THIS STORY HAS BEEN UPDATED FROM THE ORIGINAL VERSION
By Ry Rivard
As climate change and pollution threaten Lake George’s famed clarity, the lake’s two largest watchdogs are merging to better fight for its future.
The Lake George Association and the Fund for Lake George announced Thursday they are becoming one group, ending years when one of the nation’s most visited lakes was spoken for by groups with similar goals but sometimes conflicting messages.
The lake faces old threats from lakeside development and runoff that are now compounded and complicated by climate change, which is warming the lake and making the pollution already in it more dangerous. There are also now invasive pests in the water and in the trees around the lake.
Both groups are similar in many ways, with a handful of staff and revenue each year of around $1.5 million. But their mere existence and sometimes differing views have created confusion among people around the lake, and with donors.
Now, all of that will be under one roof. The new group will keep the Lake George Association name.
“We are able to do more now, and the lake requires we do more,” said Pete Menzies, the Association’s current president.
Jeff Killeen, who chairs the Fund’s board, will lead the board at the new organization. He said the lake is now facing existential threats that demand a unified group, not two groups that are “unscaled and unintentionally inefficient.”
Merger talks started many months ago, but the deal was cemented by a crisis.
On an unusually warm Saturday in November, Menzies was at Killeen’s home on Diamond Point, on the western side of the lake, talking about a merger. Across the lake, unbeknownst to either of them, the first documented algal bloom was happening on the lake.
It was exactly what people around the lake had feared. Blooms not only mar lakes by discoloring them, but can turn toxic. A combination of undrinkable water, worried tourists and lower property values is a nightmare for lakeside communities.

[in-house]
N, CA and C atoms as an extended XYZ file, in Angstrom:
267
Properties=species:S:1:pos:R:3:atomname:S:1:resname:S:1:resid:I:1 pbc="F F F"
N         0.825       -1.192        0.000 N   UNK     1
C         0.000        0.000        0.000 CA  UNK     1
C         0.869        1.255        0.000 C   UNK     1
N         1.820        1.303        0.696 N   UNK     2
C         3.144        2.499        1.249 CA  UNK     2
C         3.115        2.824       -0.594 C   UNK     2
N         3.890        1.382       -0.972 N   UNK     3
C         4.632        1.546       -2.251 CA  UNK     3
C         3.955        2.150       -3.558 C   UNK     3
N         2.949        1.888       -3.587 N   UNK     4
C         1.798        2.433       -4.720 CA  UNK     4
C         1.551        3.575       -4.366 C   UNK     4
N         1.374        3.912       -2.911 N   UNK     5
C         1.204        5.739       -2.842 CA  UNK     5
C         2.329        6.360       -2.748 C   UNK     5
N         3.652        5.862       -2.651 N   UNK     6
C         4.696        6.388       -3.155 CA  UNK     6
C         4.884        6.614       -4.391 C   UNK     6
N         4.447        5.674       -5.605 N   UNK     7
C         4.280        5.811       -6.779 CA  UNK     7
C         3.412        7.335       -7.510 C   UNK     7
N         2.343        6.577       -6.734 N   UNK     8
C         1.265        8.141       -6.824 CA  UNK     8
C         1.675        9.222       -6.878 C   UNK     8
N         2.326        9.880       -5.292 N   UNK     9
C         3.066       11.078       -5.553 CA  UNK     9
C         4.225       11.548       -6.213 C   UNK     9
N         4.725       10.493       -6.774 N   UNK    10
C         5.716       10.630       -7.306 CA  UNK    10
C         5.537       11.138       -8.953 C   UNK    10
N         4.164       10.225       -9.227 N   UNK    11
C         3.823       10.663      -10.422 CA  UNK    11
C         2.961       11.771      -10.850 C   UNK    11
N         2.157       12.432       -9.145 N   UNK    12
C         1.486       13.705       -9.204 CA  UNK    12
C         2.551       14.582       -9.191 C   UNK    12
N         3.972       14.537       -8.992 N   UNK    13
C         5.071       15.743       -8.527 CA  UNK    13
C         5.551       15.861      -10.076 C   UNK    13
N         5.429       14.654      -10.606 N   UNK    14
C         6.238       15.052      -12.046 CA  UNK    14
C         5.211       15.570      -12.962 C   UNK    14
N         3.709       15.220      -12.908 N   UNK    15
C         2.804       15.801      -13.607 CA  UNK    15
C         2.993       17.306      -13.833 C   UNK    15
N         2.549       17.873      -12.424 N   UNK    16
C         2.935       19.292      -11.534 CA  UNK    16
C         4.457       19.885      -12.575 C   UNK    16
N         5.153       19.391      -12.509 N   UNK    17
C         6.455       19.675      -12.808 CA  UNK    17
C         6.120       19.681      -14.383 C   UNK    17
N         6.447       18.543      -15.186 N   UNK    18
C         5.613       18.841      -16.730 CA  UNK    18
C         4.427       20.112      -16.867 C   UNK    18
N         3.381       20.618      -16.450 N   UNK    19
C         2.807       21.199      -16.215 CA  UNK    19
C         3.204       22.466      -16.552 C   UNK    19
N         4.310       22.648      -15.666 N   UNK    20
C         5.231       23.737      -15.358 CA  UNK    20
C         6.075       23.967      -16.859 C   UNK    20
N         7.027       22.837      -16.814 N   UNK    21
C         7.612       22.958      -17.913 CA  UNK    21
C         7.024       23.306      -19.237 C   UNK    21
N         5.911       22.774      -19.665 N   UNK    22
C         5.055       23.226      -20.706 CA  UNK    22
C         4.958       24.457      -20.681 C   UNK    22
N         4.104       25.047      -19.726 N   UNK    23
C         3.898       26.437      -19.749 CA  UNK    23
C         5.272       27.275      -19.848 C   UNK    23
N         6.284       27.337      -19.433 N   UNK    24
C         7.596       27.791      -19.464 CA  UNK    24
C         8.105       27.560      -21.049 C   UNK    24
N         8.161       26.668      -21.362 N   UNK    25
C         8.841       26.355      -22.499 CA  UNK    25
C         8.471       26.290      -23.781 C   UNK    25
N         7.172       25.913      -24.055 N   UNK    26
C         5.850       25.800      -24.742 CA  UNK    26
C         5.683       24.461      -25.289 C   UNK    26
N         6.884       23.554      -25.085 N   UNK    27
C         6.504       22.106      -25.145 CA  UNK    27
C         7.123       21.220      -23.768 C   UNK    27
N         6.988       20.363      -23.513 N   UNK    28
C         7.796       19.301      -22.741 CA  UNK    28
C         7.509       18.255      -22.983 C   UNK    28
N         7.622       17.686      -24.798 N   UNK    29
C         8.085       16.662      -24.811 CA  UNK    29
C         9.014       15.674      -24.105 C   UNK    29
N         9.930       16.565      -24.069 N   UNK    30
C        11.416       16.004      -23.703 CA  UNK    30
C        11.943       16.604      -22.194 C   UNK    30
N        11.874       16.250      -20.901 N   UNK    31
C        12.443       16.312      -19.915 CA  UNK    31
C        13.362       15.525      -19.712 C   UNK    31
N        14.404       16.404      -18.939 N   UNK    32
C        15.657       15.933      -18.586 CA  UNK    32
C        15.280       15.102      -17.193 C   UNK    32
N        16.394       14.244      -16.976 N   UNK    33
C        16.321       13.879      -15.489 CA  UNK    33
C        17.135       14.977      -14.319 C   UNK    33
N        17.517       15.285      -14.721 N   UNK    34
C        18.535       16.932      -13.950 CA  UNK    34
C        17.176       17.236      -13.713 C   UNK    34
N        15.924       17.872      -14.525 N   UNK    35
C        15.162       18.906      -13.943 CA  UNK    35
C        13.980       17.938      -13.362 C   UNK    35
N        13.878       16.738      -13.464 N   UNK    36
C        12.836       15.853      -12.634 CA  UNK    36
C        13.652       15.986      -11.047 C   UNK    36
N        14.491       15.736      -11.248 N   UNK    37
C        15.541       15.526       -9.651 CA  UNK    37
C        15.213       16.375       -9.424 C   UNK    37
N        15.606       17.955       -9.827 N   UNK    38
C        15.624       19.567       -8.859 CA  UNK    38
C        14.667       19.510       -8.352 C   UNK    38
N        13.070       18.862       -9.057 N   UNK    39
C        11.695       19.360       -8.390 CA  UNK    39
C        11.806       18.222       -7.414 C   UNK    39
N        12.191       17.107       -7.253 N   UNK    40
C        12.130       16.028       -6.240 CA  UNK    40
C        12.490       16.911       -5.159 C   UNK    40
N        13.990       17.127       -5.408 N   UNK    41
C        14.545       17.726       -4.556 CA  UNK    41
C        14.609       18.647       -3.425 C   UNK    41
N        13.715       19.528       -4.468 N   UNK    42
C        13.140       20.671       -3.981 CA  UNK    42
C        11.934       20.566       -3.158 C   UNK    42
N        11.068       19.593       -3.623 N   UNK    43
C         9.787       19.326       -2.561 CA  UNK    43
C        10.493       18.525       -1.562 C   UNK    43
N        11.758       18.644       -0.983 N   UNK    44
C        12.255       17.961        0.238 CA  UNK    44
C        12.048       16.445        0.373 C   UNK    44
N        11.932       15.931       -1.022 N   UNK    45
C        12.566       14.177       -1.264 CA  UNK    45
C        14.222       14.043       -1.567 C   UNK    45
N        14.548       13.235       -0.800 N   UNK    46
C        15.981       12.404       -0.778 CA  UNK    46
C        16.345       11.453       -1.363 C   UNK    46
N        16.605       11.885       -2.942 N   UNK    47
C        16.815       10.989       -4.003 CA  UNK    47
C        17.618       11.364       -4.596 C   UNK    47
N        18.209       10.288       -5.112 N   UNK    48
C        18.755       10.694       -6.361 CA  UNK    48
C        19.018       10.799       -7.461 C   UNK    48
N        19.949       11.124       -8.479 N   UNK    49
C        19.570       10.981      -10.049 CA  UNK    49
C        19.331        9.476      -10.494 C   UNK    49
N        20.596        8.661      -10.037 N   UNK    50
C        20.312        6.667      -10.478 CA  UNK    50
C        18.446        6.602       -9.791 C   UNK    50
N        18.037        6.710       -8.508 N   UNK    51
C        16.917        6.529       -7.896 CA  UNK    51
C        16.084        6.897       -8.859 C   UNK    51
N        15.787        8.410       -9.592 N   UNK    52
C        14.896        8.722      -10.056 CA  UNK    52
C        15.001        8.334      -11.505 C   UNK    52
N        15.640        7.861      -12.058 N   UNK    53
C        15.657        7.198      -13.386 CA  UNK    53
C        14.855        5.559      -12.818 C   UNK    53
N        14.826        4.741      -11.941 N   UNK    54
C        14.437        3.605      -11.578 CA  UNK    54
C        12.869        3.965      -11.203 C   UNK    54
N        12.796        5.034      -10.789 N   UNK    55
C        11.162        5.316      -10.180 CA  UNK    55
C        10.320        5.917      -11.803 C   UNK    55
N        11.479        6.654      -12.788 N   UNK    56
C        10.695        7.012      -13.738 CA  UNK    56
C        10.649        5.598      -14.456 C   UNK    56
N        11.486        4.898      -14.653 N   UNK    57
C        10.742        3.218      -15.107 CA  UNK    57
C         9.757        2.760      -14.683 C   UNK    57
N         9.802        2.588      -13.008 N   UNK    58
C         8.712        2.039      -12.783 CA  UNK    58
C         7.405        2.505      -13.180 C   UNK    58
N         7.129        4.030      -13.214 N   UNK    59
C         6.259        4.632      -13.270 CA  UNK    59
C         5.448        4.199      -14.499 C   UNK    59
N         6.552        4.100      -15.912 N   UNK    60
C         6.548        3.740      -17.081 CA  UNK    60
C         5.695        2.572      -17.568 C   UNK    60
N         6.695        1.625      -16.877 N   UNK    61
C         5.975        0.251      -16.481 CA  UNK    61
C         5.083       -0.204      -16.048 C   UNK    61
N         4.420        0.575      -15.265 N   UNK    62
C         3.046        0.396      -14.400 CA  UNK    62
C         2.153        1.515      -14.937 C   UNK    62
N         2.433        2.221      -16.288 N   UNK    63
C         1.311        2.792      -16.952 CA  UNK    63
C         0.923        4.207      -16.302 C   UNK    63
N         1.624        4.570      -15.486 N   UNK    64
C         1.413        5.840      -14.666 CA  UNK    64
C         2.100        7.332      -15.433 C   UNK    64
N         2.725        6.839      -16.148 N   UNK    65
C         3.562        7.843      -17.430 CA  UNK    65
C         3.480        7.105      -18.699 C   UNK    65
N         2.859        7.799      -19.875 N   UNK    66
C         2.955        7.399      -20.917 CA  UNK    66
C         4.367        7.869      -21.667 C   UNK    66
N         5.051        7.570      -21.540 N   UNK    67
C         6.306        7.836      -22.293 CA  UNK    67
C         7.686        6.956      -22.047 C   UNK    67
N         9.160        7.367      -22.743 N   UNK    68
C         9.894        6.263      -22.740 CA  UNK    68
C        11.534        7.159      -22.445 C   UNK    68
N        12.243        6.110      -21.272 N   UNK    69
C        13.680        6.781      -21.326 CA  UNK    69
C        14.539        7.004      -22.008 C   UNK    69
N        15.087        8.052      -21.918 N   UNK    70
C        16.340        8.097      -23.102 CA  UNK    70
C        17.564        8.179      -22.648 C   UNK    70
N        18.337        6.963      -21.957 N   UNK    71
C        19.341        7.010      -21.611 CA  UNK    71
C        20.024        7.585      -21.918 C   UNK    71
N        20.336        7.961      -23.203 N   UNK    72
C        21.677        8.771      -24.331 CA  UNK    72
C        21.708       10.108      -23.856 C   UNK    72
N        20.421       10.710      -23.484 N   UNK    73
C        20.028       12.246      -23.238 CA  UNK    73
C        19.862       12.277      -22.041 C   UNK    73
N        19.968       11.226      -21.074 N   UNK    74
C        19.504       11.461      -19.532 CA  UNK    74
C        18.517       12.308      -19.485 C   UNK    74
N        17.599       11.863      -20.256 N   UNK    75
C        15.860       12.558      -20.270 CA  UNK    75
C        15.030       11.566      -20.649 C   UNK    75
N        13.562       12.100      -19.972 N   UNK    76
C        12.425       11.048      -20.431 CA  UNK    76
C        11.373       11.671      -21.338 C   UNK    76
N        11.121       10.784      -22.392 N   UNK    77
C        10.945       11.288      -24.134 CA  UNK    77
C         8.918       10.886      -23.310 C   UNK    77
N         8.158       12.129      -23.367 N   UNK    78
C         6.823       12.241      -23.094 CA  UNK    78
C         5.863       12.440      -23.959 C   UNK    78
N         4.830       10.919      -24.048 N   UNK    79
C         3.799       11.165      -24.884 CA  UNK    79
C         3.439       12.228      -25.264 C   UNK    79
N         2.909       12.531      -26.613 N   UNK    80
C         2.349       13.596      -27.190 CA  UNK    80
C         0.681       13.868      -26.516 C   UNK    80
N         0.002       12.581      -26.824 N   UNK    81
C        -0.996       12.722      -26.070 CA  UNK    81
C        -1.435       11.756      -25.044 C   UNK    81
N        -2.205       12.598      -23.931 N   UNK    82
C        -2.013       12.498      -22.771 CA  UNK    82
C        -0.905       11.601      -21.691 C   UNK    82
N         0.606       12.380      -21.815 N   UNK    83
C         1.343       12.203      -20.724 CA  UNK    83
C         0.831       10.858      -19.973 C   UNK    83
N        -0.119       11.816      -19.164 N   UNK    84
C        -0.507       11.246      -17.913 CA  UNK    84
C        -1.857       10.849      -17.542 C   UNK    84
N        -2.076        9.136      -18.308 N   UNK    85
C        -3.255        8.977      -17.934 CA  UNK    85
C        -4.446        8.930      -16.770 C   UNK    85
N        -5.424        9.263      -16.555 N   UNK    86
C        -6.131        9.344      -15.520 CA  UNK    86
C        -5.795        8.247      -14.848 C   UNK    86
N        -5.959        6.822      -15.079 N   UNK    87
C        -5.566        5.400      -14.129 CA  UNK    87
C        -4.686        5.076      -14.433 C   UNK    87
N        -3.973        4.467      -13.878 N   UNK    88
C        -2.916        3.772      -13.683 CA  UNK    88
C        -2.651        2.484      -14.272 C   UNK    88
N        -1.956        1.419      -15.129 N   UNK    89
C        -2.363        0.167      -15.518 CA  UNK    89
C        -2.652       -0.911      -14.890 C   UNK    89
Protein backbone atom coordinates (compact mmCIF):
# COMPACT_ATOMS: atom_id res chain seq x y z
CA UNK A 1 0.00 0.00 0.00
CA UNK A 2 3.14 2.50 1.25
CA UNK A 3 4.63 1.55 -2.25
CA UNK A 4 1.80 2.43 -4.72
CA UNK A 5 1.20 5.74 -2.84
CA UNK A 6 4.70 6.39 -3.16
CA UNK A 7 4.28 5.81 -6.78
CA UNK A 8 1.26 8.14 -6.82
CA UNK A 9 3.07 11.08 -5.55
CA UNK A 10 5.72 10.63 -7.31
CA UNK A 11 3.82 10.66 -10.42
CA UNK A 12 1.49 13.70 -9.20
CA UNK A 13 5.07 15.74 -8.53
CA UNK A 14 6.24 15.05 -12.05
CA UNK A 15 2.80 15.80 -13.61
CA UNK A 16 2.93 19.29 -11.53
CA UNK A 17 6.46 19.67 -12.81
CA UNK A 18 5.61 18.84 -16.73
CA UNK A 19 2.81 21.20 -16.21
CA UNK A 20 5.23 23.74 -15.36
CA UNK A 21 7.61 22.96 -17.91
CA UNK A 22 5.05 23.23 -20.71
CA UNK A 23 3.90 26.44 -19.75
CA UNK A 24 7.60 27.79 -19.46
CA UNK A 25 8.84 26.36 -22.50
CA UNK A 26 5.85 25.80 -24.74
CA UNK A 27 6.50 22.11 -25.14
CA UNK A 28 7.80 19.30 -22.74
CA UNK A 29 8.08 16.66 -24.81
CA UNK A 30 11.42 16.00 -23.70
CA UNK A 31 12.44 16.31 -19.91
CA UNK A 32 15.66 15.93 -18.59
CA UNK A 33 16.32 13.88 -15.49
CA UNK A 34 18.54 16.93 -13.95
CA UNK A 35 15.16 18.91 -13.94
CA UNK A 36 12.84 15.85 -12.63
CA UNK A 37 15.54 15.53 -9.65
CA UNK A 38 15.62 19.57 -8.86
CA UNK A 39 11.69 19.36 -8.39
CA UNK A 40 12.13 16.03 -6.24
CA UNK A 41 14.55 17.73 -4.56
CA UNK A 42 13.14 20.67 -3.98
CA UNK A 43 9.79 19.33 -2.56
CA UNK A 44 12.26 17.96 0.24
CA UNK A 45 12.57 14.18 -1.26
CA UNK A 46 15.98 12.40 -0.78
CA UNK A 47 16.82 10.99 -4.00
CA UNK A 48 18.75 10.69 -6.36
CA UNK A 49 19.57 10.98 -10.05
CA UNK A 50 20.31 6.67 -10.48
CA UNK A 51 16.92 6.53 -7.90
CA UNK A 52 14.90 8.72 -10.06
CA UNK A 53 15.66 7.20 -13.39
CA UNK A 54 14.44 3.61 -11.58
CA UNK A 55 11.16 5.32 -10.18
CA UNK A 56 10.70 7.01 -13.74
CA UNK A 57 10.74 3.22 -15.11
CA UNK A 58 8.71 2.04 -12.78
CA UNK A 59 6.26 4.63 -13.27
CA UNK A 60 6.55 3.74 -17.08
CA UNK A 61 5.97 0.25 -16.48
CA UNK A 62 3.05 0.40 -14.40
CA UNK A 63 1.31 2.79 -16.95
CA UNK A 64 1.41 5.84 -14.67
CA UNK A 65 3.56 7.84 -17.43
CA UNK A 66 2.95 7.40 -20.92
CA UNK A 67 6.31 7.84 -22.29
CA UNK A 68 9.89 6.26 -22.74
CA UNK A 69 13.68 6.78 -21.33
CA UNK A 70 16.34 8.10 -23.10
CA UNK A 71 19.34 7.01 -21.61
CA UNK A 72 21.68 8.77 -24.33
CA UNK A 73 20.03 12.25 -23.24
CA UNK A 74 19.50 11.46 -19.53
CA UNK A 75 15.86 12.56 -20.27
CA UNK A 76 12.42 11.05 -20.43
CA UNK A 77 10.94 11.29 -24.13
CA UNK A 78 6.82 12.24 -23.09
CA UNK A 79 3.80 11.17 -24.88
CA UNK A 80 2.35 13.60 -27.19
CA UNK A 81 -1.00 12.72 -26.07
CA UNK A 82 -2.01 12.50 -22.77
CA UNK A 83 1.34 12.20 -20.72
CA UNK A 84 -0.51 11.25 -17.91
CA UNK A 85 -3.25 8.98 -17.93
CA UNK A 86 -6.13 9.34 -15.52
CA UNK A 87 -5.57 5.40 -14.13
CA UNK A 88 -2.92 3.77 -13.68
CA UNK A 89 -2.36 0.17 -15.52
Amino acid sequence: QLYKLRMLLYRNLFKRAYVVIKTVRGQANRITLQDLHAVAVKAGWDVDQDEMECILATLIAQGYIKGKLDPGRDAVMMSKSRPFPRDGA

“We were on the goal line but that pushed us over the goal line, if we needed a push,” Killeen said.
While they generally have the same goals, the groups sometimes differ in how to keep the lake clean. To make matters more confusing, the Fund also sponsors another program called the Lake George Waterkeeper. The Fund-backed Waterkeeper argued recent anti-pollution rules created by the state’s Lake George Park Commission were too loose; the Association generally supported the rules.
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The groups were cordial but competitive. For instance, a reporter who mentioned one group in a story might hear from the other with a question about why it wasn’t mentioned, too.
But because of the blooms, they began working together more noticeably, pairing up and leaning into each other’s strengths without squabbling over credit. A staffer at the Association was the first person to identify the bloom, but the Fund, which partners with IBM and Rensselaer Polytechnic Institute to do sophisticated measurements of the lake, seemed better prepared to do detailed follow-up research.
The Association, founded in 1885, is perhaps the oldest organization of its kind in the country.
The Fund was part of the Association until it became its own group in 1980.
“Now we’re reuniting the two organizations into one again, as it should be, for the better of the lake,” said Walt Lender, the Association’s executive director.